Meet the Gigantic Carnivore That Kept T. Rex Down

Siats meekerorum dinosaur
An artist's depiction of Siats meekerorum, a newly discovered Cretaceous predator from Utah. (Image credit: Jorge Gonzales)

An enormous carnivorous dinosaur that once roamed North America kept Tyrannosaurus rex from achieving its potential for millions of years, a new discovery suggests.

The new dinosaur, dubbed Siats meekerorum, is part of a group of giant predators known as carcharodontosaurs, and it's only the second of this group to be discovered in North America. North Carolina State University paleontologist Lindsay Zanno discovered the Siats bones eroding out of a hillside in Utah in 2008.

"It's easily the most exciting thing that I've found so far," Zanno, who heads the paleontology lab at the North Carolina Museum of Natural Science, told LiveScience.

Lizard kings

T. rex lived in the late Cretaceous period about 65 million years ago. Paleontologists know a good deal about the "tyrant lizard" and its ecosystem in North America, just as they know lots about the Late Jurassic period, the time of such famous dinos as Allosaurus, Apatosaurus and Stegosaurus, Zanno said. But between the two, there's a 60-million-year gap. [Image Gallery: The Life of T. Rex]

"There's a huge gap in our understanding of what lived in between those two really unique dinosaur ecosystems," Zanno said.

For that reason, Zanno and her colleagues focused on 98-million-year-old rocks, right in the middle of that gap. As they excavated Siets from these rocks, they quickly realized they had something good. Two-legged theropod dinosaurs like T. rex have thin-walled bones. The Siats specimen shared this feature.   

At the time Siats reigned, T. rex had not yet evolved. Its tyrannosaur ancestors were scrawny things, no bigger than large dogs, Zanno said. At some point in the Late Cretaceous, Siats went extinct, clearing the ecosystem of its top predator and giving tyrannosaurs the room to evolve into giants like the recently discovered Lythronax and T. rex

Lost world

Siats meekerorum in its marshy habitat keeps small-bodied tyrannosaurs from its kill. (Image credit: Lindsay Zanno, artist: Julio Lacerda)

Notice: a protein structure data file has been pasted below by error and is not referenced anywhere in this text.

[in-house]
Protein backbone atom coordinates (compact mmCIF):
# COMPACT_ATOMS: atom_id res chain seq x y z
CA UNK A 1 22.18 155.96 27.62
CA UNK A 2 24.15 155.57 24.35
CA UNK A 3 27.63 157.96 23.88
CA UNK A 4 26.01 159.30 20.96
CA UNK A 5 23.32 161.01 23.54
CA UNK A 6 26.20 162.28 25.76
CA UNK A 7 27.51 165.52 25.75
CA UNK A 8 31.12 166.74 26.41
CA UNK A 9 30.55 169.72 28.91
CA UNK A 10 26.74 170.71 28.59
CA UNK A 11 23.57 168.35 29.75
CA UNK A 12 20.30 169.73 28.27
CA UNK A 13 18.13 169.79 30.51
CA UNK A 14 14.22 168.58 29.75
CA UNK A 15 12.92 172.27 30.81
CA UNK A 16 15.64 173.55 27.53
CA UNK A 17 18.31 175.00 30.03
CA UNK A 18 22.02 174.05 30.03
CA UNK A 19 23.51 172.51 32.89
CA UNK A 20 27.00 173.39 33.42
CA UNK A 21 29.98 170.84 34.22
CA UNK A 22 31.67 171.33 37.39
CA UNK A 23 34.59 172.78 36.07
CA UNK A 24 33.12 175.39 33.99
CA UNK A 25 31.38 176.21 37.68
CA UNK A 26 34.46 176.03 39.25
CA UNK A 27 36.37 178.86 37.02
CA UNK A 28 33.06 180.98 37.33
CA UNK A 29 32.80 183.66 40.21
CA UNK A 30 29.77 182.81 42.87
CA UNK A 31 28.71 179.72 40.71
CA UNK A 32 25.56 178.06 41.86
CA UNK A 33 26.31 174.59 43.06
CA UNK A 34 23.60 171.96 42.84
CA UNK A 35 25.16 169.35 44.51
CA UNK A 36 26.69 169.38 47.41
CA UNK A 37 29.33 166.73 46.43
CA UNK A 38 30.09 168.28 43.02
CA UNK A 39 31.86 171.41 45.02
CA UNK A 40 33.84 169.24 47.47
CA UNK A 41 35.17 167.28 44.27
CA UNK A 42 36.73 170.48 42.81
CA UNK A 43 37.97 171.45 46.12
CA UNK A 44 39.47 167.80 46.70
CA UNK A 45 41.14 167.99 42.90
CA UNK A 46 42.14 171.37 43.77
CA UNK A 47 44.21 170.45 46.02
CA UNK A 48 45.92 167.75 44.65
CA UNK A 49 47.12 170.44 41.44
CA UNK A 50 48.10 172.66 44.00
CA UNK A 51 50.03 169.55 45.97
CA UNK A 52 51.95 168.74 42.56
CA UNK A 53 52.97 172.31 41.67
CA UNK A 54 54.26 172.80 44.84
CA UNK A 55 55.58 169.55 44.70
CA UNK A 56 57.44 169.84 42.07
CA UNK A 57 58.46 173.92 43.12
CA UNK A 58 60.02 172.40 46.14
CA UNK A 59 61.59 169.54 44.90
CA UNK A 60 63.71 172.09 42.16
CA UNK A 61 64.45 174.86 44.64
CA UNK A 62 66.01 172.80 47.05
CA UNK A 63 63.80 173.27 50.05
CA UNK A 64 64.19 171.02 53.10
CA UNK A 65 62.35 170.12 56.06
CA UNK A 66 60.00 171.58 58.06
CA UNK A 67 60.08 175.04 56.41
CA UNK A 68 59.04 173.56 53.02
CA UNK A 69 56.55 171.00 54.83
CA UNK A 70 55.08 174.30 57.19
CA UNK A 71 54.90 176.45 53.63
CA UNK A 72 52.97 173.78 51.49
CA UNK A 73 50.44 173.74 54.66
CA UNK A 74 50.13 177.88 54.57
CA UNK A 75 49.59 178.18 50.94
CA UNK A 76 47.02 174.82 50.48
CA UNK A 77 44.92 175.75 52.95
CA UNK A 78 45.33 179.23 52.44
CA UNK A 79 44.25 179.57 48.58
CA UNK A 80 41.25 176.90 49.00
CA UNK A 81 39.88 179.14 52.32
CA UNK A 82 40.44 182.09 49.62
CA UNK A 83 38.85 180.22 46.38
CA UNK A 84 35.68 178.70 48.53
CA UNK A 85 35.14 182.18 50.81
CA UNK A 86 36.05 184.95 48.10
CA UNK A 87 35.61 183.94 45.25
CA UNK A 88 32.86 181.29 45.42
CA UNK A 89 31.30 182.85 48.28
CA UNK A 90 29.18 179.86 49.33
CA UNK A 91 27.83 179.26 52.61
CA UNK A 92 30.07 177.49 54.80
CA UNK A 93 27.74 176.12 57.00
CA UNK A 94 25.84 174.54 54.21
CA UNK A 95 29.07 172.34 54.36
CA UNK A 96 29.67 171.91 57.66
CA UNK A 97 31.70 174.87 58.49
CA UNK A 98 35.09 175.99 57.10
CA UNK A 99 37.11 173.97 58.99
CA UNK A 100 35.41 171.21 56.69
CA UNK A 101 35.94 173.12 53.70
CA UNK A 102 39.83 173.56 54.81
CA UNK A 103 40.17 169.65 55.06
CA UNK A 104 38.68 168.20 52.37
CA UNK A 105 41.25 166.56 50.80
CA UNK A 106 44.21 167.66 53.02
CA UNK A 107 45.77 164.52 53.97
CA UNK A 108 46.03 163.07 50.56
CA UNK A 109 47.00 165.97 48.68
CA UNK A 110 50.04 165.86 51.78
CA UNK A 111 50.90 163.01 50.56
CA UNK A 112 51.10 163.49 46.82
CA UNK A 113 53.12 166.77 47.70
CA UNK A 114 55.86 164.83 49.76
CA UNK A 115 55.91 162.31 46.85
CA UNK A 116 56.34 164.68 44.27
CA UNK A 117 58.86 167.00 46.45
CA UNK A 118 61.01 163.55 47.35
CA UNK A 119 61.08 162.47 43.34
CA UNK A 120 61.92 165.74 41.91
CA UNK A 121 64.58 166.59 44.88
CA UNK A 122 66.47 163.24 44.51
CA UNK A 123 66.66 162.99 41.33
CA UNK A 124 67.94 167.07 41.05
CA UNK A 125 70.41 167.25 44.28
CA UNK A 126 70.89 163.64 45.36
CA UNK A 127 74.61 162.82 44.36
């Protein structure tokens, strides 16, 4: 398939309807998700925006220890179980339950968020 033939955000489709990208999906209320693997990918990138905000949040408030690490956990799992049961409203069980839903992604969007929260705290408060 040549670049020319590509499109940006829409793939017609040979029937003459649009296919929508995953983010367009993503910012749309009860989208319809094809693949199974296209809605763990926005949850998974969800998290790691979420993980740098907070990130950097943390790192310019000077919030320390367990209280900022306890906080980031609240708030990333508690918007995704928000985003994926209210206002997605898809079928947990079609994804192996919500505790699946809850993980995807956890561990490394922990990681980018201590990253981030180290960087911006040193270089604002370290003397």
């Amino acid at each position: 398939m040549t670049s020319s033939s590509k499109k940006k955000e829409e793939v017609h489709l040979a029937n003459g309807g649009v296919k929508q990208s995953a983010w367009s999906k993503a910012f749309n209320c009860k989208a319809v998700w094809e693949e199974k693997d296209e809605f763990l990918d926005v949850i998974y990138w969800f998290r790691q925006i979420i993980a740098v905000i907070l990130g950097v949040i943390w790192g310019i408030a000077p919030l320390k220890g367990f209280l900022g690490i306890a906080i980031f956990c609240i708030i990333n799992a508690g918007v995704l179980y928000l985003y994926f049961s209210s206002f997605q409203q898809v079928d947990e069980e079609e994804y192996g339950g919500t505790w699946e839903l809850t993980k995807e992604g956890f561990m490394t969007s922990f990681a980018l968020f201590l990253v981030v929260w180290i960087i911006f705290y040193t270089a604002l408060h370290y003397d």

Siats (pronounced see-atch) was a bruiser. The bones Zanno discovered belong to a juvenile, and conservative estimates suggest it was about 30 feet (10 meters) long and weighed 9,000 lbs. (4,000 kilograms). An adult would have put on another couple thousand pounds, Zanno said. [25 Amazing Ancient Beasts]

"It's gigantic," she said.

T. rex, at twice that weight, is still the undisputed giant of North American Cretaceous predators, but Siats is in the running for the No. 2 spot with another carcharodontosaur, Acrocanthosaurus, Zanno said.

Acrocanthosauruslived about 10 million years before Siats, and Siats is in a different branch of the carcharodontosaur family, the Neovenatoridae. This is the first time a member of the Neovenatoridae has been found in North America. 

In Siats' day, what is now Utah was marshy and wet, positioned along the coast of the Western Interior Seaway, a shallow sea that once bisected North America.

The researchers recovered most of Siats' backbone and tail, along with portions of its hip and back leg. They've also found at least three other new dinosaurs in the same-aged rock, Zanno said.

"In the next three to five years we really hope to be able to bring to light more of what this lost ecosystem looked like," she said.

The researchers report their finding today (Nov. 22) in the journal Nature Communications.

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Stephanie Pappas
Live Science Contributor

Stephanie Pappas is a contributing writer for Live Science, covering topics ranging from geoscience to archaeology to the human brain and behavior. She was previously a senior writer for Live Science but is now a freelancer based in Denver, Colorado, and regularly contributes to Scientific American and The Monitor, the monthly magazine of the American Psychological Association. Stephanie received a bachelor's degree in psychology from the University of South Carolina and a graduate certificate in science communication from the University of California, Santa Cruz.